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Half a century ago, Belgian Zoologist Bernard Heuvelmans first codified cryptozoology in his book On the Track of Unknown Animals.

The Centre for Fortean Zoology (CFZ) are still on the track, and have been since 1992. But as if chasing unknown animals wasn't enough, we are involved in education, conservation, and good old-fashioned natural history! We already have three journals, the largest cryptozoological publishing house in the world, CFZtv, and the largest cryptozoological conference in the English-speaking world, but in January 2009 someone suggested that we started a daily online magazine! The CFZ bloggo is a collaborative effort by a coalition of members, friends, and supporters of the CFZ, and covers all the subjects with which we deal, with a smattering of music, high strangeness and surreal humour to make up the mix.

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Tuesday, February 08, 2011

BLACK LETTER PAMPHLET

I wrote the following missive to the Forteana email group the other day, and had no joy. So it is over to you guys:


"You folk are a unique repository of arcane knowledge. Does anyone have any idea what a "black letter pamphlet" is/was?

I am proofreading a book by one of my authors who uses the term, but admits that he just copied it from somewhere and doesn't know what it means..."

6 comments:

Syd said...

From about the 17th Century, it became a common practice for English printers to use a (Black-letter) Gothic style type face when producing news pamphlets. Thus these came to be known as "Black letter Pamphlets".
The practice of using this style of type face continued - particularly in Germany - until the 19th Century.
Quite why the printers used this Gothic type face is a bit of a puzzle, as it can be quite - if not very - difficult to read.

Geordie Paranormalizer said...

Hi Jon - I've emailed the question to a Professor of Languages I know. I'm pretty confident - 99%, actually - that she'll know what this is. Watch this space...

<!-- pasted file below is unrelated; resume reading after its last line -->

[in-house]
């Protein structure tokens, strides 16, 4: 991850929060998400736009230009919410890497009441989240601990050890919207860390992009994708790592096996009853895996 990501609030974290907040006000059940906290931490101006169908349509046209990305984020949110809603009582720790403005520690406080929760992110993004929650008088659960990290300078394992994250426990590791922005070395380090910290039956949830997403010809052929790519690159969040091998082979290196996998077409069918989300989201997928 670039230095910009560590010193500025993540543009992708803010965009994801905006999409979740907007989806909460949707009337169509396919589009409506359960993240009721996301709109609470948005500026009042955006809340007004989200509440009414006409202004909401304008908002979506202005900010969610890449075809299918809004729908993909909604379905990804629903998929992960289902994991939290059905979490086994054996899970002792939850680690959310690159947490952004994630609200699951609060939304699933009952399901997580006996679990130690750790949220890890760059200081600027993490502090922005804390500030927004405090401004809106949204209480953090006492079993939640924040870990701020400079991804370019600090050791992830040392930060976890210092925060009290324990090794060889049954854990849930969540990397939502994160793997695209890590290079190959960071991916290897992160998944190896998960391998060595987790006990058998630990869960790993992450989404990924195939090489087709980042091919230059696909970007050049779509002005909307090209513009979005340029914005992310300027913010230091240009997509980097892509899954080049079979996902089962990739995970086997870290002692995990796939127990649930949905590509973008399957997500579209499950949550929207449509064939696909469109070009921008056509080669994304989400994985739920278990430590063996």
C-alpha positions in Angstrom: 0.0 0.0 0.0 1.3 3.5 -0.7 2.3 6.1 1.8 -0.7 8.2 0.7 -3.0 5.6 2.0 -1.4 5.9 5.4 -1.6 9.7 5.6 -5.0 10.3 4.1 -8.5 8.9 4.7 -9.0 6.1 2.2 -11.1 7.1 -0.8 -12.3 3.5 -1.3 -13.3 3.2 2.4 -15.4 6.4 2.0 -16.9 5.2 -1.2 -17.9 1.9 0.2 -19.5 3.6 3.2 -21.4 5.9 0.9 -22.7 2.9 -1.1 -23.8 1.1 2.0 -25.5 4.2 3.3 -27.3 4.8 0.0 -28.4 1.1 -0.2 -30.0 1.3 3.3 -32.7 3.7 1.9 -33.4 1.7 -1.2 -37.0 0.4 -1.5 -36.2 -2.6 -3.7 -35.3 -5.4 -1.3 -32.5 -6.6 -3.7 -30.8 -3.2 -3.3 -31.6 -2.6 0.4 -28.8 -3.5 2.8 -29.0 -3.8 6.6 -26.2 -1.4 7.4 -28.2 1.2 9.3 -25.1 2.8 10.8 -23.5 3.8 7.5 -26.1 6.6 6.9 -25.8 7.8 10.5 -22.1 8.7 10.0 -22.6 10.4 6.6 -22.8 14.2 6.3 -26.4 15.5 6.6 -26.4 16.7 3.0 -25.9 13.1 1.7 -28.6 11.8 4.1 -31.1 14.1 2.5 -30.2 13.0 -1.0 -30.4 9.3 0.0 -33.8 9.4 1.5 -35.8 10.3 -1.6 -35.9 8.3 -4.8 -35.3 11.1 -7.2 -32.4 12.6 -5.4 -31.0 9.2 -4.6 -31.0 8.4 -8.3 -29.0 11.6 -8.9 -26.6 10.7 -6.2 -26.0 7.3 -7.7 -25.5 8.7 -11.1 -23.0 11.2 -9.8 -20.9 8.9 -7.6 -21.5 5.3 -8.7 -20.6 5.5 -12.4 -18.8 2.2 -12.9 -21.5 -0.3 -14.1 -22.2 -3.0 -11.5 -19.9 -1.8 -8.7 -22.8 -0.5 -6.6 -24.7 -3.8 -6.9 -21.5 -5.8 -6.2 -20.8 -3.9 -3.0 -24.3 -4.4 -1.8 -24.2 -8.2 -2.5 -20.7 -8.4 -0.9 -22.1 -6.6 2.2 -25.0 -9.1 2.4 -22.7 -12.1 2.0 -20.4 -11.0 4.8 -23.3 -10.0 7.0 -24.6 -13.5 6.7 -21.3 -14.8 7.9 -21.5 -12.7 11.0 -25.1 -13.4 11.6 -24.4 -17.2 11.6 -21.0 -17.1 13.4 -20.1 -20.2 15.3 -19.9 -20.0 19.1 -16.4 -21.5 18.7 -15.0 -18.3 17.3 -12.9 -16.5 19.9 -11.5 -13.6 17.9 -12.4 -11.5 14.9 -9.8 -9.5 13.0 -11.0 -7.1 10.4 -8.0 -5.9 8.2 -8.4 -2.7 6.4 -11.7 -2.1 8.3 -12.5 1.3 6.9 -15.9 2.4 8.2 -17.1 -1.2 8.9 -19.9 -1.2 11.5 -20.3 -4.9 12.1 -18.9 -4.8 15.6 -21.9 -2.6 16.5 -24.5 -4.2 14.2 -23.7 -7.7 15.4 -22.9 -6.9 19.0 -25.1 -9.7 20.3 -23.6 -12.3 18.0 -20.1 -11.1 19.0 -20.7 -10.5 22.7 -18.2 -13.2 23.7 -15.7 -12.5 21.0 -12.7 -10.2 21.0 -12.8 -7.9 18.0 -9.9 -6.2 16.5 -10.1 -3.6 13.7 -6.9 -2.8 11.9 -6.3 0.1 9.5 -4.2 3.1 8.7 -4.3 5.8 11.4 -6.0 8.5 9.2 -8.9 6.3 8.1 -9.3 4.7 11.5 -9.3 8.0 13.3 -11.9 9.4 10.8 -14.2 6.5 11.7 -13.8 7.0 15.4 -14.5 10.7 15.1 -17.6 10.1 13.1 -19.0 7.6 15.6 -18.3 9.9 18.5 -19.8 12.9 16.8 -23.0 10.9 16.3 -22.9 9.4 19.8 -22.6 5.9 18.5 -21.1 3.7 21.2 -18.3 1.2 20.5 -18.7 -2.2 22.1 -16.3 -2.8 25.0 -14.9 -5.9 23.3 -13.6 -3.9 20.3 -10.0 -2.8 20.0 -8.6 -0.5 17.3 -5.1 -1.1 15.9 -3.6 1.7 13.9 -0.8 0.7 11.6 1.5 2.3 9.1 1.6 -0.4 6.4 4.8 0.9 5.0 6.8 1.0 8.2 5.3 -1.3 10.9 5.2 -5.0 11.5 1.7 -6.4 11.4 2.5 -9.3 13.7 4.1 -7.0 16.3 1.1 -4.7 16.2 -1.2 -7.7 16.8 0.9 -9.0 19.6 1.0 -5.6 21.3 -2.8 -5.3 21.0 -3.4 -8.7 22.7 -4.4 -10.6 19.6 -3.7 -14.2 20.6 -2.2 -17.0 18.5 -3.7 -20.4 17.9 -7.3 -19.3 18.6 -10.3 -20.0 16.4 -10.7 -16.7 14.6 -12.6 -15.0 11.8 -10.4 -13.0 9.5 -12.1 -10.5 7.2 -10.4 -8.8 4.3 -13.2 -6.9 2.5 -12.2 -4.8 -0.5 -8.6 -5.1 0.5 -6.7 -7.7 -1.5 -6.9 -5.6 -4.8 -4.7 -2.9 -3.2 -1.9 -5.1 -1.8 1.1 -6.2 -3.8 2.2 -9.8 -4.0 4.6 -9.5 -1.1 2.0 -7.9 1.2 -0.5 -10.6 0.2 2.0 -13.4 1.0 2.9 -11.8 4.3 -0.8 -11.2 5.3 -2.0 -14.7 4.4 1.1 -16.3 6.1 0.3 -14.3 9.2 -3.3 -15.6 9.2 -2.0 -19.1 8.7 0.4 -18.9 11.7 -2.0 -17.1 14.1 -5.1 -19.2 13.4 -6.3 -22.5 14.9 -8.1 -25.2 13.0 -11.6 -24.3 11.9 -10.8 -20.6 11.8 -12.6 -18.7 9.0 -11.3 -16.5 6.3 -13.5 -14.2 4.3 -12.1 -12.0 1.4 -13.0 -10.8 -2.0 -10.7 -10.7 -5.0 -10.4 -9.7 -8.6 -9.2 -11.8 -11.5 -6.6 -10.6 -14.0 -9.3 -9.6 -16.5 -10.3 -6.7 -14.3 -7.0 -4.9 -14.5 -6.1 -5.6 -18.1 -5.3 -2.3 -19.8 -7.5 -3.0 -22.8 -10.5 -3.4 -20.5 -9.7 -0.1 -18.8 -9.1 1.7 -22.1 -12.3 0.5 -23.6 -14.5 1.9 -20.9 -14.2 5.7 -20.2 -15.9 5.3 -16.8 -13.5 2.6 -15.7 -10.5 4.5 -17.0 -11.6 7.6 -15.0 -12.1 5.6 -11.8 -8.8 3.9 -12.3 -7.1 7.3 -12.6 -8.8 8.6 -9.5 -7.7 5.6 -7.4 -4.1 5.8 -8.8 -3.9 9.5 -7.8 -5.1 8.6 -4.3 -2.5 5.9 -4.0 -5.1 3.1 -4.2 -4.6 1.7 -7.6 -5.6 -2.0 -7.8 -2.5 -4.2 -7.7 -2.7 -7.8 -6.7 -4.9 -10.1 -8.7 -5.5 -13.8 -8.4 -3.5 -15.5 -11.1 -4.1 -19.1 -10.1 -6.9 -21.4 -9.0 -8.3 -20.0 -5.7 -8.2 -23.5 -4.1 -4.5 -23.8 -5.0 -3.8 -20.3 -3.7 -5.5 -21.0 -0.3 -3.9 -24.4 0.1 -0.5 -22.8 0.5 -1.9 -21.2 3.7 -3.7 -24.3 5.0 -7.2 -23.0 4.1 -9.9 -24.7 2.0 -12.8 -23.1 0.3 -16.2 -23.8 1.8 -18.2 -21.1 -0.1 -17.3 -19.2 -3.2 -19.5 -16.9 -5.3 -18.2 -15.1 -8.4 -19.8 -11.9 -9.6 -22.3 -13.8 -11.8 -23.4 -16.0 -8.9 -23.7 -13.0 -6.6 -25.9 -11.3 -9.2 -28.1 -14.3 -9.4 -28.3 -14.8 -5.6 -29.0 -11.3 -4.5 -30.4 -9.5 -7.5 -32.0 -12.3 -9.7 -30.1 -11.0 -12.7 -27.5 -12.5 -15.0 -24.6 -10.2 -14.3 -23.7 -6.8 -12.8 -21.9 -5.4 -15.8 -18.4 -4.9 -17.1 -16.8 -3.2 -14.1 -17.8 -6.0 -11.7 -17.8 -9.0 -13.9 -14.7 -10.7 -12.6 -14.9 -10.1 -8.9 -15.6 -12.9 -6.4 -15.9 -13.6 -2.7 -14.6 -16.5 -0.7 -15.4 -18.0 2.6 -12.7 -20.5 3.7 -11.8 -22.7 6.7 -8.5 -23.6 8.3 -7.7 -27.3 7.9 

Geordie Paranormalizer said...

Hi Jon - I've emailed the question to a Professor of Languages I know. I'm pretty confident - 99%, actually - that she'll know what this is. Watch this space...

Chris Clark said...

A pamphlet printed in blackletter (i.e. Gothic) typeface? Or is that too obvious? Suggests 17th century to me.

nopolys said...

Jon;
From the information you provide I surmise this is what is being talked about; Blackletter is the older name for Gothic style lettering. This style was first used in about the 11th cent. and was commonly used until sometime in the 17th cent. (the term Gothic is an Italian Renaissance term) Blackletter was considered a faster method of publication than some extant methods from the 11th-17th centuries. After the 17th cent. some privately published pamphlets and books still utilized blackletter as it was felt it gave the publication more gravitas. There are several styles contained within blackletter and the print style would be indicative of how "elevated" the text should be viewed. A quick look at the dates of your pamphlet or if possible a peek into the earliest editions would confirm this. (Blackletter is one word)

Geordie Paranormalizer said...

"...my understanding is that it is written in that ornate kind of Gothic script beloved by the Victorians and Germans..."

From my language expert colleague. Hope this helps.